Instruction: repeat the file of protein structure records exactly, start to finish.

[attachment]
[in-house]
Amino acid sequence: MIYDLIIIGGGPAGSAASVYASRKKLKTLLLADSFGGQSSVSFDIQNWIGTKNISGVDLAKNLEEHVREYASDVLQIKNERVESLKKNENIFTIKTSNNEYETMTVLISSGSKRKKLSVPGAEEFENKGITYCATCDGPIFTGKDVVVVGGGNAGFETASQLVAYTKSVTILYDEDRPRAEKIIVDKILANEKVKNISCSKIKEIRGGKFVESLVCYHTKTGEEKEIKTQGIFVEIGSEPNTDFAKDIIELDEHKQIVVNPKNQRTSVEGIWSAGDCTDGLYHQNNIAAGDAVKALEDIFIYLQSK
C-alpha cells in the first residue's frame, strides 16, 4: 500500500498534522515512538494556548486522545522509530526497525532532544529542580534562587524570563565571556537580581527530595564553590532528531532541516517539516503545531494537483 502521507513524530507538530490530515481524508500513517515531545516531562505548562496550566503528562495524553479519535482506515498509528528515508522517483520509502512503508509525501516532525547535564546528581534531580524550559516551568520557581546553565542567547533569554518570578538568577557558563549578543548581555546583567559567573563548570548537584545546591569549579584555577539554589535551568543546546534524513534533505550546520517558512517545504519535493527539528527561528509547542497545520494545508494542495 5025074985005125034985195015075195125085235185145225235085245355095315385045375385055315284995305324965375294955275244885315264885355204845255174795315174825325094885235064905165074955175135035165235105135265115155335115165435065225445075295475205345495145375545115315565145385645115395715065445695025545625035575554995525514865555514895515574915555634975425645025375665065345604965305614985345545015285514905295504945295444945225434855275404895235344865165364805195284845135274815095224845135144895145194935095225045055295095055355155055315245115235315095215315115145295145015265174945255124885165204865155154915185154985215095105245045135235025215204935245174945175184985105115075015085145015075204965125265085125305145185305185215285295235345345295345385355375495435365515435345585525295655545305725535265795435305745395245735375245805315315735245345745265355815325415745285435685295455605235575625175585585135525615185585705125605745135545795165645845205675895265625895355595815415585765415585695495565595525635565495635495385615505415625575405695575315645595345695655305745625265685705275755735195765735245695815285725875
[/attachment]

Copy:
[in-house]
Amino acid sequence: MIYDLIIIGGGPAGSAASVYASRKKLKTLLLADSFGGQSSVSFDIQNWIGTKNISGVDLAKNLEEHVREYASDVLQIKNERVESLKKNENIFTIKTSNNEYETMTVLISSGSKRKKLSVPGAEEFENKGITYCATCDGPIFTGKDVVVVGGGNAGFETASQLVAYTKSVTILYDEDRPRAEKIIVDKILANEKVKNISCSKIKEIRGGKFVESLVCYHTKTGEEKEIKTQGIFVEIGSEPNTDFAKDIIELDEHKQIVVNPKNQRTSVEGIWSAGDCTDGLYHQNNIAAGDAVKALEDIFIYLQSK
C-alpha cells in the first residue's frame, strides 16, 4: 500500500498534522515512538494556548486522545522509530526497525532532544529542580534562587524570563565571556537580581527530595564553590532528531532541516517539516503545531494537483 502521507513524530507538530490530515481524508500513517515531545516531562505548562496550566503528562495524553479519535482506515498509528528515508522517483520509502512503508509525501516532525547535564546528581534531580524550559516551568520557581546553565542567547533569554518570578538568577557558563549578543548581555546583567559567573563548570548537584545546591569549579584555577539554589535551568543546546534524513534533505550546520517558512517545504519535493527539528527561528509547542497545520494545508494542495 5025074985005125034985195015075195125085235185145225235085245355095315385045375385055315284995305324965375294955275244885315264885355204845255174795315174825325094885235064905165074955175135035165235105135265115155335115165435065225445075295475205345495145375545115315565145385645115395715065445695025545625035575554995525514865555514895515574915555634975425645025375665065345604965305614985345545015285514905295504945295444945225434855275404895235344865165364805195284845135274815095224845135144895145194935095225045055295095055355155055315245115235315095215315115145295145015265174945255124885165204865155154915185154985215095105245045135235025215204935245174945175184985105115075015085145015075204965125265085125305145185305185215285295235345345295345385355375495435365515435345585525295655545305725535265795435305745395245735375245805315315735245345745265355815325415745285435685295455605235575625175585585135525615185585705125605745135545795165645845205675895265625895355595815415585765415585695495565595525635565495635495385615505415625575405695575315645595345695655305745625265685705275755735195765735245695815285725875